Journal Issue


International Monetary Fund. External Relations Dept.
Published Date:
January 2002
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KEVIN WATKINS’s article, “Making Globalization Work for the Poor,” contains much that is consistent with our article in Finance & Development (September 2001), which was based on our working paper, “Trade, Growth, and Poverty.” We agree with Watkins that globaphobia is unjustified and that international trade, rather than causing more poverty and inequality, can be a powerful catalyst for poverty reduction by providing poor countries with access to the markets, technologies, and ideas they need for faster and more equitable growth. And, although it is not the subject of our paper, we do agree with Watkins’s emphasis on the costs for poor countries of rich country protectionism—a view also expressed in the World Bank’s World Development Report 2000/2001: Attacking Poverty.

Although there is much that we agree on, naturally we do not agree with Watkins’s claim that our work is based on “dubious economics and a highly selective interpretation of data.” Our research on the links between trade, growth, and poverty reduction was partly stimulated by the globa-phobes’ claims that increased flows of foreign trade and investment were making poor countries and the poor people in them worse off. We took these popular claims—as well as academic critiques of the evidence on trade and growth—seriously. Contrary to what some critics have been saying, we found that integration of poor countries with the global economy is associated with faster growth and poverty reduction. This does not mean that we subscribe to the simplistic view that “a renewed commitment to liberalization holds the key to making globalization work for the poor,” as Watkins suggests. Rather, our finding is that increased participation in world trade, together with good economic and social policies, has worked well for a diverse group of poor countries. To quote from our paper,

It would be naïve to assert that all of this improvement in growth should be attributed to the greater openness of these globalizing economies: all of them have been engaged in wide-ranging economic reforms…. China, Hungary, India, and Vietnam … strengthened property rights and carried out other reforms…. Virtually all of the Latin American countries included in the grouping stabilized high inflation and adjusted fiscally….” (pp. 9–10)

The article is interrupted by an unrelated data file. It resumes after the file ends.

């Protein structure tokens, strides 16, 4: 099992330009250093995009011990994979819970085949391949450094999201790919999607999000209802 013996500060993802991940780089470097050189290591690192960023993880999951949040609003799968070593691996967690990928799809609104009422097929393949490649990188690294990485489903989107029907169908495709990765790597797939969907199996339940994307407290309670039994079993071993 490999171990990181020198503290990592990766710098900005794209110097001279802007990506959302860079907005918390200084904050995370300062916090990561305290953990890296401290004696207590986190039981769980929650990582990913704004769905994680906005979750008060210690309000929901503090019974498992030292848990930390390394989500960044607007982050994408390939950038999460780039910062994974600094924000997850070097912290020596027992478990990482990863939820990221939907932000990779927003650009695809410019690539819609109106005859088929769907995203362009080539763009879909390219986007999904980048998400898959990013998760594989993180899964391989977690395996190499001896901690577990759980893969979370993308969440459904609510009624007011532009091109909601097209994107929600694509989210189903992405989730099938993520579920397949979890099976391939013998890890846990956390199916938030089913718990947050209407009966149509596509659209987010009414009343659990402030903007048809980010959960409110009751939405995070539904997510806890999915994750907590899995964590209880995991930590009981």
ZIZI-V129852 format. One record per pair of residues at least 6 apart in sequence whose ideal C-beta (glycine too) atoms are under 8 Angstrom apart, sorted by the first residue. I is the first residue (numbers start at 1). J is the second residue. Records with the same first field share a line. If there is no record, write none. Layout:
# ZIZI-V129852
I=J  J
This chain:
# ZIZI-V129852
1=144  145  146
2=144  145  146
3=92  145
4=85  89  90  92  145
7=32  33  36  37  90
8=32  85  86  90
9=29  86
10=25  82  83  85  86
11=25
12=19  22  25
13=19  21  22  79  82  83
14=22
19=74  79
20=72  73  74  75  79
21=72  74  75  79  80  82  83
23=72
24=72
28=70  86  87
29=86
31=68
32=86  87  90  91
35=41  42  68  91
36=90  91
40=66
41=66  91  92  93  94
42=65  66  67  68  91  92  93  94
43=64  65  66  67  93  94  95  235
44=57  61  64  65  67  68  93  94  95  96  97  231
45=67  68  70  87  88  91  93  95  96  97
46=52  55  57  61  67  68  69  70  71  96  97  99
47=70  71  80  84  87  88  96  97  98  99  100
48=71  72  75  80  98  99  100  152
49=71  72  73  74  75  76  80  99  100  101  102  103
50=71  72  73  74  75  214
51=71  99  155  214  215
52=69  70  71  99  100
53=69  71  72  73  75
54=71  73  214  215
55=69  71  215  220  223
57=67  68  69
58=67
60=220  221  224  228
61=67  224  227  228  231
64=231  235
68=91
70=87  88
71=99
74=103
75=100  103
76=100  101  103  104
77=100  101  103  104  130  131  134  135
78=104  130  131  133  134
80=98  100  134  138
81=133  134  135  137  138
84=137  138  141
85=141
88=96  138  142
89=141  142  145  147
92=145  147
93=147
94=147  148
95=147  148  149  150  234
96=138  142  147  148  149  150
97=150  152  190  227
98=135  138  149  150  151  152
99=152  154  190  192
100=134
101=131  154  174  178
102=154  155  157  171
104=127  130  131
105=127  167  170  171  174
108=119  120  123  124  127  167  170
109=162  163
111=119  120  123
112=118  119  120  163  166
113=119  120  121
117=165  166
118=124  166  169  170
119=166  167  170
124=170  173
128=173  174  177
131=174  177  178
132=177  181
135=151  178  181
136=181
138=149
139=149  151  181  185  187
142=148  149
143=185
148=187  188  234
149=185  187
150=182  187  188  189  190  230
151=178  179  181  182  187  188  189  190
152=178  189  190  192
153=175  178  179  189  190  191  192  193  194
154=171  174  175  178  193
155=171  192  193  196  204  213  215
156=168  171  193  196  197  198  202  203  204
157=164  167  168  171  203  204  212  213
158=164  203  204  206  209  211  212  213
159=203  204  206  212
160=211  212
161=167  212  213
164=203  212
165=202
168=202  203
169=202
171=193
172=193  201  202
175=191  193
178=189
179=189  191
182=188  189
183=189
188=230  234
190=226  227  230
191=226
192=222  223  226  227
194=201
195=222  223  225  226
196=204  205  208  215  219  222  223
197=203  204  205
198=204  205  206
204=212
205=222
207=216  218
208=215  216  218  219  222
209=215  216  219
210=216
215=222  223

Watkins criticizes our work on the grounds that our “implicit assumption is that trade liberalization is responsible for successful integration, with success in this case being defined as faster growth and poverty reduction.” This is somewhat puzzling. To be clear, we define increased integration as a rise in the ratio of constant-price exports and imports to constant-price GDP, and we show that increased integration is associated with faster growth and poverty reduction. We also recognize explicitly, in our paper and in our Finance & Development article, that these changes in trade shares are only an imperfect proxy for measures of trade policy. Our only claim is that changes in trade shares are likely to be better proxies for changes in trade policy than levels of trade volumes are for levels of trade policy. It is also undeniable that some of the countries that have lowered trade barriers have not seen increases in trade and growth or a reduction of poverty; we recognize this in our paper. But this brings us back to another point on which we do agree with Watkins: “openness in and of itself is not a poverty-reduction strategy.” We do not claim that it is. The evidence suggests that a more liberal trade regime is one part of a policy package for successful growth and poverty reduction.

Finally, Watkins argues that personal income inequality is widening worldwide and points to globalization as the main culprit. We disagree on both points. First, Watkins selectively cites just one estimate of an increase in the global Gini coefficient of 3 points between 1988 and 1993. But other estimates, including our own, which are cited in the Finance & Development article, show either little change in inequality between the 1980s and 1990s or even a modest decline. And, as discussed in our article, given the vast measurement problems one encounters in constructing such estimates, none of these small changes in either direction over relatively short periods is likely to be statistically robust. In our view, what can be said robustly about global inequality is that it clearly rose between 1820 and 1980 and then stabilized, with perhaps a modest decline, afterwards. Similarly, concerning extreme poverty—the term used to characterize those living on less than $1 a day—the number of poor people continued to climb historically, until about 1980. Since 1980, the number of poor people has declined by an estimated 200 million.

Second, the experience of the countries we identify as globalizers has in fact been a force for reduced global inequality since 1980. The vast majority of the world’s poor in 1980 lived in China, India, and a few other poor Asian countries, such as Bangladesh and Vietnam. Rapid growth in these countries has narrowed the gap in living standards relative to the developed world for a large fraction of the world’s population, and all of these countries have reduced poverty significantly as they have integrated with the global economy. Their success makes a mockery of the extreme claims of the antiglob-alization movement.

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